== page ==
LITTLE ROCK, Ark. – It was down to the wire Monday for CAPES, as they made their final effort to collect signatures to put the LEARNS Act referendum on the 2024 ballot.

They originally thought they were 375 short but today they announced they don’t think they’re short.

CAPES Executive Director Steve Grappe said Monday was a large group effort.

“It was just like this massive machine was working, and it took us about 3 minutes to get all those petitions downstairs and in the truck, and then we got them out the same way at the secretary of state but when we got there, tons of people were showing up at the secretary of state’s bringing stacks of petition,” Grappe said.

Grappe said after the 5 p.m. deadline, the team got to work verifying the numbers. Trevor McGarrah was on that data team and spent hours combing through the signatures CAPES had.

“I spent several hours looking over documentation as far as the numbers on sticky notes that we had, numbers of boxes, the numbers that we had on spreadsheets, sort of cross-referencing all of those things,” McGarrah said.

Now they believe they qualify for a cure period. The Secretary of State’s Office said to qualify they would need 54,422 signatures, and 75 percent of those to be verified. A cure period would extend the amount of time CAPES has to gather signatures by 30 days.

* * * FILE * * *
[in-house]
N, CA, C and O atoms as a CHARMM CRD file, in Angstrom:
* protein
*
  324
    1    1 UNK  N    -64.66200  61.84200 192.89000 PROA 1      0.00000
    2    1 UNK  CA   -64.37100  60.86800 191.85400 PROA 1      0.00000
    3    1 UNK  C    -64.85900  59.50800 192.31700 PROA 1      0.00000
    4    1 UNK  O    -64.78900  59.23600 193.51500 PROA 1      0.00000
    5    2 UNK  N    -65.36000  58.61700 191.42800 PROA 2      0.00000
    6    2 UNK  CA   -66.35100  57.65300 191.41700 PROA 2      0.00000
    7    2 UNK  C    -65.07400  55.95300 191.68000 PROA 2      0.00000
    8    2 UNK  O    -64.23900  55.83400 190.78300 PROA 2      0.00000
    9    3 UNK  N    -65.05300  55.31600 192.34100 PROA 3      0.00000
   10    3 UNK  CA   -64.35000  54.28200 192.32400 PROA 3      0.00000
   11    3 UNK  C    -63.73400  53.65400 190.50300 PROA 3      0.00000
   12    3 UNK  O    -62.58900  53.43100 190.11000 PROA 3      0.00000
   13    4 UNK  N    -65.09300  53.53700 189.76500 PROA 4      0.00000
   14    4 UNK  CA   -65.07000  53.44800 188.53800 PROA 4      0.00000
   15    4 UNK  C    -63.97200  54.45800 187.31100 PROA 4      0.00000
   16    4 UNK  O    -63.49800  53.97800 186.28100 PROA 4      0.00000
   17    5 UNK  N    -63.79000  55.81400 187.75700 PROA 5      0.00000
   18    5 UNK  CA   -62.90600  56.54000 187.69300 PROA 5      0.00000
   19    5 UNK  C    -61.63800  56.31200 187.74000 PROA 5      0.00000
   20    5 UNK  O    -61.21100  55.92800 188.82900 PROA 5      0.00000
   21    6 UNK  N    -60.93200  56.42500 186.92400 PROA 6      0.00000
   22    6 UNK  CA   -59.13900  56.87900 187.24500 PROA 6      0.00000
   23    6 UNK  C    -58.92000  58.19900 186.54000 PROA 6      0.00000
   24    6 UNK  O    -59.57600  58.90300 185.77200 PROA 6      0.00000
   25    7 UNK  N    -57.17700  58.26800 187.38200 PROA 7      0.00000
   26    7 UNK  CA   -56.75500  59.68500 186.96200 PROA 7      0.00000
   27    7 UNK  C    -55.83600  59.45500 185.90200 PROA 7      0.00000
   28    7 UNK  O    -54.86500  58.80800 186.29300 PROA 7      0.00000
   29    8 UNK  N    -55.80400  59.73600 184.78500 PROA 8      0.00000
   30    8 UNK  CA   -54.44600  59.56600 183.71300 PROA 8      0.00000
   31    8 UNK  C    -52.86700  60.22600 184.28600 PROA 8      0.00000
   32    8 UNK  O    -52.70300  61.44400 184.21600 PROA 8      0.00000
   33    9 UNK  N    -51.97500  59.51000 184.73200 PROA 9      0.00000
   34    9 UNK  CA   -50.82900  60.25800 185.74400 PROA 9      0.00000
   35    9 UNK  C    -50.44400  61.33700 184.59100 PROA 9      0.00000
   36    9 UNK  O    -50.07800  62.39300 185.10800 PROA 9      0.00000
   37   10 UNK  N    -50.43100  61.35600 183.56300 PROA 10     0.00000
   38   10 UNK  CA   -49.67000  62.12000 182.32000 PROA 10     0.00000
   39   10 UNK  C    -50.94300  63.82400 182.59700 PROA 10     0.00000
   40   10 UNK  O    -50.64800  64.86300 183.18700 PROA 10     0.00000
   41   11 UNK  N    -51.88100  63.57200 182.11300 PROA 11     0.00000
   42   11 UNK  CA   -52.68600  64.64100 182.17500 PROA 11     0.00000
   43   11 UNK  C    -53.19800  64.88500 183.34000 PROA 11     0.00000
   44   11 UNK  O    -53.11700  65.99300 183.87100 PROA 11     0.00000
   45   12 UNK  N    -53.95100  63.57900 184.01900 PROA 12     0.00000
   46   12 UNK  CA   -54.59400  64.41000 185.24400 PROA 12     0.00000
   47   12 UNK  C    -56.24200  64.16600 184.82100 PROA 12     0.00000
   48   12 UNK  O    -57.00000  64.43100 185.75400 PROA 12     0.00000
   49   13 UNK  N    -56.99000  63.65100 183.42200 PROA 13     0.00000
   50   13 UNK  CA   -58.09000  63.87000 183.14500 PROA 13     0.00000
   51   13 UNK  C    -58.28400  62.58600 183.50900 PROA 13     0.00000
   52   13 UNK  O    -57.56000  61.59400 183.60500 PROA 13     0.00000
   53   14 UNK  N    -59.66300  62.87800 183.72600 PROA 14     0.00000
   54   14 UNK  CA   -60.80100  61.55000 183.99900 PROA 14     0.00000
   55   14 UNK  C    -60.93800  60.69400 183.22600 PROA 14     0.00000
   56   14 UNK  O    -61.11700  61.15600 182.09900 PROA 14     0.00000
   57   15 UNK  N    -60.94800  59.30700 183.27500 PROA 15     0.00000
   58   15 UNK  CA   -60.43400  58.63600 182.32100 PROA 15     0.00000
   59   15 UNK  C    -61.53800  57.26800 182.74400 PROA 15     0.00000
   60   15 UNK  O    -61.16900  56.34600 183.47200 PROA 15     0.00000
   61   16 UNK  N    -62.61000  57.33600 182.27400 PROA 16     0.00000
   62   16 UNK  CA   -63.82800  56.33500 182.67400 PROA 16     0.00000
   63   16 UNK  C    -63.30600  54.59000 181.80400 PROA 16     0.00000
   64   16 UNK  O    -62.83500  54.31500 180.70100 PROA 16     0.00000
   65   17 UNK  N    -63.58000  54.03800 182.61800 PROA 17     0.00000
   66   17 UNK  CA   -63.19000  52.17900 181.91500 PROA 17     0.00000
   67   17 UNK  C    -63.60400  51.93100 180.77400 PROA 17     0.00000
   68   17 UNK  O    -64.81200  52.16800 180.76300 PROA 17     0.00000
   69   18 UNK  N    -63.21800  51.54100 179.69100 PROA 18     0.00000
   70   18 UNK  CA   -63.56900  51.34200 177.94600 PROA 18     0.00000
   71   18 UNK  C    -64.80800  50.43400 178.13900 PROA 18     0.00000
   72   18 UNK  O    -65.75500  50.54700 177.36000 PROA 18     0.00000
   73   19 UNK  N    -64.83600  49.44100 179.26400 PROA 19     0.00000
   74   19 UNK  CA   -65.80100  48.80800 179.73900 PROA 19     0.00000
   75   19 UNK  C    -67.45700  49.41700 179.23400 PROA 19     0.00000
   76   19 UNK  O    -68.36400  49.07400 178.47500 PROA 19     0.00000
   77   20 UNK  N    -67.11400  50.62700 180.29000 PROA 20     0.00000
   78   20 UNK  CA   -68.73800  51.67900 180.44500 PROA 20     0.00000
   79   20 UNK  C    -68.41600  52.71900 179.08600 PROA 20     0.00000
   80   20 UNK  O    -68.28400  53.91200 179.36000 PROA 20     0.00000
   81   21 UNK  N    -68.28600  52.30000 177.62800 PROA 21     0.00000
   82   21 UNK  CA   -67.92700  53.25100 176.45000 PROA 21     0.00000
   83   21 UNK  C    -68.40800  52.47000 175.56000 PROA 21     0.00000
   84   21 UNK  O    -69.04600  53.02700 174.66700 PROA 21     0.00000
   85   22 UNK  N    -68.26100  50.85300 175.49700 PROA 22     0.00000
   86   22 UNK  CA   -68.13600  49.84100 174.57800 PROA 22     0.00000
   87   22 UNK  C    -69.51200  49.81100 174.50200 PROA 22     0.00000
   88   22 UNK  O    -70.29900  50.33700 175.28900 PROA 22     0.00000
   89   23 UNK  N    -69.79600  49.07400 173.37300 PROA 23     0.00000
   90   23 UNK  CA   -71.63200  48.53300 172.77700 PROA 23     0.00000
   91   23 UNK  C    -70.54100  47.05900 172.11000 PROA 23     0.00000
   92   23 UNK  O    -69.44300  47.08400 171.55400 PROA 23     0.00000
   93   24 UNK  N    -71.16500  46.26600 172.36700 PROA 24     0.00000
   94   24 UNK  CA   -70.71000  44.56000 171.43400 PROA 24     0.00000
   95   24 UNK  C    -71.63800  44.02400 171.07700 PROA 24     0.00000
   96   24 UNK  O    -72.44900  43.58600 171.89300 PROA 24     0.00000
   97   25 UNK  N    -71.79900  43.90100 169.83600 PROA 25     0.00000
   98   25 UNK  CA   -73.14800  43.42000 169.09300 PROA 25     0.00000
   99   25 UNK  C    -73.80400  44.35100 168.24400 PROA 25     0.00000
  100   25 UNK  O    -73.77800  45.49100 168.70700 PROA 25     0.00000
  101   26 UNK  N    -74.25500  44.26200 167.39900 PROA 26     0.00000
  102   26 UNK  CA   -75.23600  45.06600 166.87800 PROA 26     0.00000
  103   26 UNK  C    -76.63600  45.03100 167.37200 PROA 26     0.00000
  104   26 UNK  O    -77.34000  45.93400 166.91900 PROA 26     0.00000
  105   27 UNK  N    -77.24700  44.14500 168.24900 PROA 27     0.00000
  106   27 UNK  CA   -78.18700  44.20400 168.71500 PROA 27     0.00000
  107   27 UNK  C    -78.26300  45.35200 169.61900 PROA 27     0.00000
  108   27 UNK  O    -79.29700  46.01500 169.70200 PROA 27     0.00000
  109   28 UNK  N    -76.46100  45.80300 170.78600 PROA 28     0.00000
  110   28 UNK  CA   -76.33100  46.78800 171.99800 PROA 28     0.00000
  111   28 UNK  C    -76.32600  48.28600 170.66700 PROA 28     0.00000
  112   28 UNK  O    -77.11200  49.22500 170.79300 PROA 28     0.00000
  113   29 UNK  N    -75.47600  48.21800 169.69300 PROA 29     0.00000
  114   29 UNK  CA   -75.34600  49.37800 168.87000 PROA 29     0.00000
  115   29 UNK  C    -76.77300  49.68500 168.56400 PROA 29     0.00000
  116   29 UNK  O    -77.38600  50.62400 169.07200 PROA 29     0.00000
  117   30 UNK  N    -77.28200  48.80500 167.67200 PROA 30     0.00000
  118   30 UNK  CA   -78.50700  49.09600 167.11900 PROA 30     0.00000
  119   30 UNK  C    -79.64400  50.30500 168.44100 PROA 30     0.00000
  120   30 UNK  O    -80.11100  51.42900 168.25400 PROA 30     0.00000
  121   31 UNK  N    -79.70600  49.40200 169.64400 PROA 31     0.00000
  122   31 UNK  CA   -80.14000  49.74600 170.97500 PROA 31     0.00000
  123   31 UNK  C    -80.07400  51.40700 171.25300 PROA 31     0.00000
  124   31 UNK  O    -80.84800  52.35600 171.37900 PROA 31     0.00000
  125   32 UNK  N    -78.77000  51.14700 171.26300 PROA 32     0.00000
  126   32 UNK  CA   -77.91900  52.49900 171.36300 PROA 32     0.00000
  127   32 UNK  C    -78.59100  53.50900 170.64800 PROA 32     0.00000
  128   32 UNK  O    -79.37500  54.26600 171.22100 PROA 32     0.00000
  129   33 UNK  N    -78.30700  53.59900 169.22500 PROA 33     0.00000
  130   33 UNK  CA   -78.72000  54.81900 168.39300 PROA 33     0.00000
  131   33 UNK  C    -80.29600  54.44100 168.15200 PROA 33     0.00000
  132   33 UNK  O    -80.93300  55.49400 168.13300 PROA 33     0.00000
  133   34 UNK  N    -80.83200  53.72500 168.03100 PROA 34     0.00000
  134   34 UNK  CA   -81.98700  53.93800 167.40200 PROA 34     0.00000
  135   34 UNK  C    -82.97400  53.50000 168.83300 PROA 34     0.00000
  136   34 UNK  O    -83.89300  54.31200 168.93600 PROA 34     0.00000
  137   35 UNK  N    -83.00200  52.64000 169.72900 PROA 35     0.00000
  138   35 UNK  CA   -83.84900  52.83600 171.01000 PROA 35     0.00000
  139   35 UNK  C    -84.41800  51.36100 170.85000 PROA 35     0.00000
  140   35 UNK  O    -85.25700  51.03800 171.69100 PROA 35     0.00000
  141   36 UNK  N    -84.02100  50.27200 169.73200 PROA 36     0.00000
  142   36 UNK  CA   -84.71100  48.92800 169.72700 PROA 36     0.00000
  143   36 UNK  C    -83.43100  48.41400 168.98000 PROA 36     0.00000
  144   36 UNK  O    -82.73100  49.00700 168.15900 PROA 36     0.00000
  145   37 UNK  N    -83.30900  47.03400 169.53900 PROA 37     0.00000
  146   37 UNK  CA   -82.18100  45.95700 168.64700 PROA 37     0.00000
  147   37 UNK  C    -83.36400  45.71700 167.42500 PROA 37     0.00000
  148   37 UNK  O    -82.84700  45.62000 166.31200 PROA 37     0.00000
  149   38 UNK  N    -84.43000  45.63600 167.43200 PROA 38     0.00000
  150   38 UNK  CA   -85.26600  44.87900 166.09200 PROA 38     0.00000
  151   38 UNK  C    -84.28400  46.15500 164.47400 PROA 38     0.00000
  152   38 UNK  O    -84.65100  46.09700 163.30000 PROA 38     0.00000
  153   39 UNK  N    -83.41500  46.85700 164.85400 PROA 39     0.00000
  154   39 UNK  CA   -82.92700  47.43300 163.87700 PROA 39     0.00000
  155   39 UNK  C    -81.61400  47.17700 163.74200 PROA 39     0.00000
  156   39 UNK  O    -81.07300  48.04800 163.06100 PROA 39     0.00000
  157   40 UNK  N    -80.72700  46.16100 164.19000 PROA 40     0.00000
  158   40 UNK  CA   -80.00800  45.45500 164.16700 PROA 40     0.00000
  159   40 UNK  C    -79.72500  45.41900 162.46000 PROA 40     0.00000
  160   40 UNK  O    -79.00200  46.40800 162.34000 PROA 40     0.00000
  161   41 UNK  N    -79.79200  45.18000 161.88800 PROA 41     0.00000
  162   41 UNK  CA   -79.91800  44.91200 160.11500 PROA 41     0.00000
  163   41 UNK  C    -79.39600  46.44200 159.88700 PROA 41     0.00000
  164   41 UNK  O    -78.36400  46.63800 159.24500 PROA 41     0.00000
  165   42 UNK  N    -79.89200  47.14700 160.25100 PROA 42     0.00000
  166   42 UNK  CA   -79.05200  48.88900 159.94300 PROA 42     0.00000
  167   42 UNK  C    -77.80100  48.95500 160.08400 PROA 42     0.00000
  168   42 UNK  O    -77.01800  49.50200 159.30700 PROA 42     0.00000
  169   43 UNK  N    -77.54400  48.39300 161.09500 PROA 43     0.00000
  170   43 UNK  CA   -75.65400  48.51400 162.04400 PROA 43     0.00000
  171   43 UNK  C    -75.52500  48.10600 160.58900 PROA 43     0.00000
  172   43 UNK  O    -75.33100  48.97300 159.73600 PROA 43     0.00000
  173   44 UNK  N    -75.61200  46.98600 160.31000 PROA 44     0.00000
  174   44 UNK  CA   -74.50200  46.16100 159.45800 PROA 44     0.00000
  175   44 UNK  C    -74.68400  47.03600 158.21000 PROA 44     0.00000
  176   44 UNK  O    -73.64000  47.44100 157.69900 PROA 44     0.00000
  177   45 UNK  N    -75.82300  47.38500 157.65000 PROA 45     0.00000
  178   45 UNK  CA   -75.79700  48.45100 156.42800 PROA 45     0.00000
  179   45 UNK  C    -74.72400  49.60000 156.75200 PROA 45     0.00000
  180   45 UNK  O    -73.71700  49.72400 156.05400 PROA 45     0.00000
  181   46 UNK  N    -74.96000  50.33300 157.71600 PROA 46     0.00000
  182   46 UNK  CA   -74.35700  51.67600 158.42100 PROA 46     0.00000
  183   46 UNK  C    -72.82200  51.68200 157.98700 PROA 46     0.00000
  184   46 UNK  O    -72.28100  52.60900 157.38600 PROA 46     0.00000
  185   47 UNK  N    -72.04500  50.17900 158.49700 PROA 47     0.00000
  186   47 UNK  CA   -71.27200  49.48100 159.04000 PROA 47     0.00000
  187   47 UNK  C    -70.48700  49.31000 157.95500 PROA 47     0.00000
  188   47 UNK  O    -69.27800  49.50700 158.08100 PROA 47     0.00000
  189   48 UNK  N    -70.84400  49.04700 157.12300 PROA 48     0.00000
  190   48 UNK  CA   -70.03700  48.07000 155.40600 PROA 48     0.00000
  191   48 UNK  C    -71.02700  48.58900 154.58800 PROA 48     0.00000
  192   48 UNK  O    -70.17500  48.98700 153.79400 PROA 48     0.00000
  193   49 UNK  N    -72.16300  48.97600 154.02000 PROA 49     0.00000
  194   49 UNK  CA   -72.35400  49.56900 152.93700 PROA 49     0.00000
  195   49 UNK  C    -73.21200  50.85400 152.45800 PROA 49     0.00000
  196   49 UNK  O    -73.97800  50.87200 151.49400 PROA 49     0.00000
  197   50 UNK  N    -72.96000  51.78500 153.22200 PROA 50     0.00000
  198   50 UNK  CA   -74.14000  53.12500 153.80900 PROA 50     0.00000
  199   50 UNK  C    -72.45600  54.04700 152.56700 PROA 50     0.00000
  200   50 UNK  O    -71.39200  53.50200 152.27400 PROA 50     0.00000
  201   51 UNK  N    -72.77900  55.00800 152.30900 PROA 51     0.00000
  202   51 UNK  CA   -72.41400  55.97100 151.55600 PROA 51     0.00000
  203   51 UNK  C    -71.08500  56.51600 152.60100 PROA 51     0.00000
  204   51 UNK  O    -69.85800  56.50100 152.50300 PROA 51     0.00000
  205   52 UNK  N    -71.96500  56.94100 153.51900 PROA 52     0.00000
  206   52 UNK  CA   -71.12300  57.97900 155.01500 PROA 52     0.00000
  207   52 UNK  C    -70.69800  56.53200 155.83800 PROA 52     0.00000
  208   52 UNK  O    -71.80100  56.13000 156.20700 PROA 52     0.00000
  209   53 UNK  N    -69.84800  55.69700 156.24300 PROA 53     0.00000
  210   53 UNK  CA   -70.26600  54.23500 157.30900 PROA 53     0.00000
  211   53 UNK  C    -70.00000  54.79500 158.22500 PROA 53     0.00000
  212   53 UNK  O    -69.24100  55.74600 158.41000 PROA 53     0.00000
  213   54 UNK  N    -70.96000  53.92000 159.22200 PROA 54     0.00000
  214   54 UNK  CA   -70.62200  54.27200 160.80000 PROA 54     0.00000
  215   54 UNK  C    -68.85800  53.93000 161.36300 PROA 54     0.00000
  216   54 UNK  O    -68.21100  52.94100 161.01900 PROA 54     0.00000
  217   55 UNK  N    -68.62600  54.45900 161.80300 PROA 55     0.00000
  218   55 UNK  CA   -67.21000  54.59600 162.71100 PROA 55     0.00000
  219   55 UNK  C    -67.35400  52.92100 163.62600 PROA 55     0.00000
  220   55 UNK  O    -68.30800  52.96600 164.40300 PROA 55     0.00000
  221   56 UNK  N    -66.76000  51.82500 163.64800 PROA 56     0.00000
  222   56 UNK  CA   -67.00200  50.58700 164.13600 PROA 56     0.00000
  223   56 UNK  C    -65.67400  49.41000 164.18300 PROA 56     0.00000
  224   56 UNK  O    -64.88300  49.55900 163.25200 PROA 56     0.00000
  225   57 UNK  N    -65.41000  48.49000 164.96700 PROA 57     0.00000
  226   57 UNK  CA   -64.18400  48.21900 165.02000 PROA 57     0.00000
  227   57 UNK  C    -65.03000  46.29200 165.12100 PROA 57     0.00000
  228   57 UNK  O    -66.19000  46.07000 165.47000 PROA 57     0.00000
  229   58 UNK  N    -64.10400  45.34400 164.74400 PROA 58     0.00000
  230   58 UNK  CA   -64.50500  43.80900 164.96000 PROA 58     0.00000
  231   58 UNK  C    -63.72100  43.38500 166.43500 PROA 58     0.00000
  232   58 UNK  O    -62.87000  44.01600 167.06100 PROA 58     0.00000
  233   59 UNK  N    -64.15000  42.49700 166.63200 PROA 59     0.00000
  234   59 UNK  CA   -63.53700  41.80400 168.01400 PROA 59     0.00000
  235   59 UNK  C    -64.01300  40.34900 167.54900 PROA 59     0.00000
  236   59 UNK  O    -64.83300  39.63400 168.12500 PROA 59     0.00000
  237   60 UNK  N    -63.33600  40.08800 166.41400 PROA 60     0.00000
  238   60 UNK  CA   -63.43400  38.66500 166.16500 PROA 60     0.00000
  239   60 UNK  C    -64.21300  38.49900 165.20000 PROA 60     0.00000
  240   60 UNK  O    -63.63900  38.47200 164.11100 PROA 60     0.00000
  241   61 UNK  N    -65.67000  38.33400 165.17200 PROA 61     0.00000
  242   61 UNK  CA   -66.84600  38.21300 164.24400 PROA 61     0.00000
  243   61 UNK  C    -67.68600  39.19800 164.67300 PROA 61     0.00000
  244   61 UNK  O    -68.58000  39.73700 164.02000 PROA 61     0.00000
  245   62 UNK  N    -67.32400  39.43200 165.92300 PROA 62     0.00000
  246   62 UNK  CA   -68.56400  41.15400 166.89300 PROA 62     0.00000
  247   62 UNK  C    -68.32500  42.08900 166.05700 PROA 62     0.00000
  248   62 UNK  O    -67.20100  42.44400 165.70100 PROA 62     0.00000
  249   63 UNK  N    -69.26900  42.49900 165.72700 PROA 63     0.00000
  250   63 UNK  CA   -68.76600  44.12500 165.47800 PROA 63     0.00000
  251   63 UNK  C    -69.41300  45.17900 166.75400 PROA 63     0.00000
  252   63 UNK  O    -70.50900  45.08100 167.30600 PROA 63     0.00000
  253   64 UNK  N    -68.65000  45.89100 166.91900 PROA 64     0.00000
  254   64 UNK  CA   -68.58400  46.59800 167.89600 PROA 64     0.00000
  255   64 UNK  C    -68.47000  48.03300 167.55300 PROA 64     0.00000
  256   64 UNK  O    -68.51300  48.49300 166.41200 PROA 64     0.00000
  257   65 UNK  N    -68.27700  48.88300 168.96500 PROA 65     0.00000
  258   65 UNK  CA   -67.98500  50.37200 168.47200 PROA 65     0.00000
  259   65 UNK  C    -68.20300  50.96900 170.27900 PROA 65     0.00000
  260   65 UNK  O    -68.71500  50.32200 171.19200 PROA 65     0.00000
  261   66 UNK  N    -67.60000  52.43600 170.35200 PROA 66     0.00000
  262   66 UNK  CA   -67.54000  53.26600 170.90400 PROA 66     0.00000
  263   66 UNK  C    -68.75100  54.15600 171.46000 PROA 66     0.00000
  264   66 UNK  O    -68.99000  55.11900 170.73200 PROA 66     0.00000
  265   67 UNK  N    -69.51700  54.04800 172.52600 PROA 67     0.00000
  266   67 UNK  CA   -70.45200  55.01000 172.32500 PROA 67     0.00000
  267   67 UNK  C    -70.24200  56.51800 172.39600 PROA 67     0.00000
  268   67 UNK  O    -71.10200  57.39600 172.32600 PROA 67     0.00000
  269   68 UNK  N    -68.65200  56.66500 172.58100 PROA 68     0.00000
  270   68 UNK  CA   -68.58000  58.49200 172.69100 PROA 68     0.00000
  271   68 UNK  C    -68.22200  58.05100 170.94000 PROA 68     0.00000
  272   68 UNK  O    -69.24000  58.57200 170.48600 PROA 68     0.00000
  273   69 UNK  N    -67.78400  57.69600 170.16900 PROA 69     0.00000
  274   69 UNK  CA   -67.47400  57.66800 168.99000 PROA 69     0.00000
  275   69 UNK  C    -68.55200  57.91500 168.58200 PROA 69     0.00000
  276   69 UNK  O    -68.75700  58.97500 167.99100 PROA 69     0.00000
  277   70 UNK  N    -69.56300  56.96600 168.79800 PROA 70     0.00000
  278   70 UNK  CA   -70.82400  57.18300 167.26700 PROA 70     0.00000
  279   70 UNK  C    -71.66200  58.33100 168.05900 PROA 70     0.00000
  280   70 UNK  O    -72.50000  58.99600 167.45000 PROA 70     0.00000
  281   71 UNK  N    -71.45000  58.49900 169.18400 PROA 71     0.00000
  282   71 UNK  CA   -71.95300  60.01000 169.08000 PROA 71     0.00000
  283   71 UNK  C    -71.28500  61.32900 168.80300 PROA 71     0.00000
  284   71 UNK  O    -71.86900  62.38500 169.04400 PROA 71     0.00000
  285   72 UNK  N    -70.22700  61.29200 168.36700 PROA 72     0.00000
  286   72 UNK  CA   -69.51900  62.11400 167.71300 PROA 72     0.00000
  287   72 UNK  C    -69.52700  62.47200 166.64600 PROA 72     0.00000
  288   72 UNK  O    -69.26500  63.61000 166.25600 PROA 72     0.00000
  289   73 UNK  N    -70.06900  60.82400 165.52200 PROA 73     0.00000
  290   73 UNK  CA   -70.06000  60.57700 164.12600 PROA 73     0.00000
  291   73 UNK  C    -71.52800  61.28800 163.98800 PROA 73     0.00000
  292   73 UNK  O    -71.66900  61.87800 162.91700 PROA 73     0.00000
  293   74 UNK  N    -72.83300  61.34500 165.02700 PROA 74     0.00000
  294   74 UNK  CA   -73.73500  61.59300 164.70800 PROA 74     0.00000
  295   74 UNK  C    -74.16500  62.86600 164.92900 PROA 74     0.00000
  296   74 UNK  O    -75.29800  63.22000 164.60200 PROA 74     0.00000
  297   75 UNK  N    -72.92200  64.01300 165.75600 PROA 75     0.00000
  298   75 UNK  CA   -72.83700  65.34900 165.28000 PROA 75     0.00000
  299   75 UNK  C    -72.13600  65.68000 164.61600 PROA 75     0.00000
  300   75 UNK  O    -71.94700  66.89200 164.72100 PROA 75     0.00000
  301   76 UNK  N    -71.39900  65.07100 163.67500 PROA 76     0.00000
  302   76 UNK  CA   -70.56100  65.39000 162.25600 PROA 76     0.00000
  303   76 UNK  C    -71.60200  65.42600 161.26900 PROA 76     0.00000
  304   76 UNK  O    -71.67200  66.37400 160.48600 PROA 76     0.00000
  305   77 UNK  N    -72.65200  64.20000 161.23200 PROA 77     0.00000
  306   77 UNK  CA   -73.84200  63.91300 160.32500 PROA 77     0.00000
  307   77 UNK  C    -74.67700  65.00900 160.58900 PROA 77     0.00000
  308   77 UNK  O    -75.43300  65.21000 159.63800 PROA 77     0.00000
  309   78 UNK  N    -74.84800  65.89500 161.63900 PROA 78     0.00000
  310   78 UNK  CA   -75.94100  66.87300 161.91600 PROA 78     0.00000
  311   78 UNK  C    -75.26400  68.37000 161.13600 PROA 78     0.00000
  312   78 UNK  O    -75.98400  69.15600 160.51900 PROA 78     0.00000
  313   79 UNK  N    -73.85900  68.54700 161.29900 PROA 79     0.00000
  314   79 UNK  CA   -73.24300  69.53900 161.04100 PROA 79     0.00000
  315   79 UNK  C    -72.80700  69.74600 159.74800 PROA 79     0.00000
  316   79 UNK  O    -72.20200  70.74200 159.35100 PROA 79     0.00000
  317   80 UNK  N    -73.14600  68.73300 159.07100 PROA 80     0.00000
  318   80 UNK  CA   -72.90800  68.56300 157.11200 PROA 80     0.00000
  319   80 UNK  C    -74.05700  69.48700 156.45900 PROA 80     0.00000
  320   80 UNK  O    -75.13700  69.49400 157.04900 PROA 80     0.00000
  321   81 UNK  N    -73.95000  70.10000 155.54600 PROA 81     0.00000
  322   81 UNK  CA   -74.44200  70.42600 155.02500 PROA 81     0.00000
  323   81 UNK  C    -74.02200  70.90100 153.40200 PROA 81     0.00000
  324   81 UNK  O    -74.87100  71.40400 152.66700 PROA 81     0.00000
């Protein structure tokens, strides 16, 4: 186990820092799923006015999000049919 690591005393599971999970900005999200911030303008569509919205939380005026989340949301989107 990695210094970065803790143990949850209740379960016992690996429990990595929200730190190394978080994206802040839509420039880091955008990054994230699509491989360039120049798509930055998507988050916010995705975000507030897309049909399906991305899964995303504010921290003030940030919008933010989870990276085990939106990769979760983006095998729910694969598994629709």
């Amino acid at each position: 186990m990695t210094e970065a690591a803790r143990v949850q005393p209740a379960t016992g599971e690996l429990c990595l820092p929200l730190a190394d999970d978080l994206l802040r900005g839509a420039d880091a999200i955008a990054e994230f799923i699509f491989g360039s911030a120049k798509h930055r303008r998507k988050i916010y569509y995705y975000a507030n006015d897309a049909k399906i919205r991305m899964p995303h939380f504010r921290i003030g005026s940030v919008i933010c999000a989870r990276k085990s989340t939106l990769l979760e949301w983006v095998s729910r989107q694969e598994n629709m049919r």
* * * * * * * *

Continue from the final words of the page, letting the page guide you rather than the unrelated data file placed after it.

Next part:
“We are continuing to collect signatures, we put word out to our team, ‘go get ’em we aren’t stopping,’” Grappe said.

Grappe said as of Monday they don’t think they have three percent of the signatures from all 50 counties in Arkansas, however, they believe they’re operating under the law saying 3 percent of signatures must come from 15 counties in Arkansas.

“When they say well instead of having to have 15 counties you’ve got to have 50 counties which divides our resources, it makes us have to allocate our resources to a larger area, that abridges our process,” Grappe said.

The Secretary of State’s Office says they will be operating under Act 236, which was passed this session under an emergency clause. CAPES challenged this emergency clause, and now it’s under appeal in the Supreme Court.

CAPES and thousands of Arkansans now wait for the official count from the Secretary of State’s office.

“It was one of the most exciting jubilant things that I’ve ever been a part of, and Arkansas came together yesterday,” Grappe said.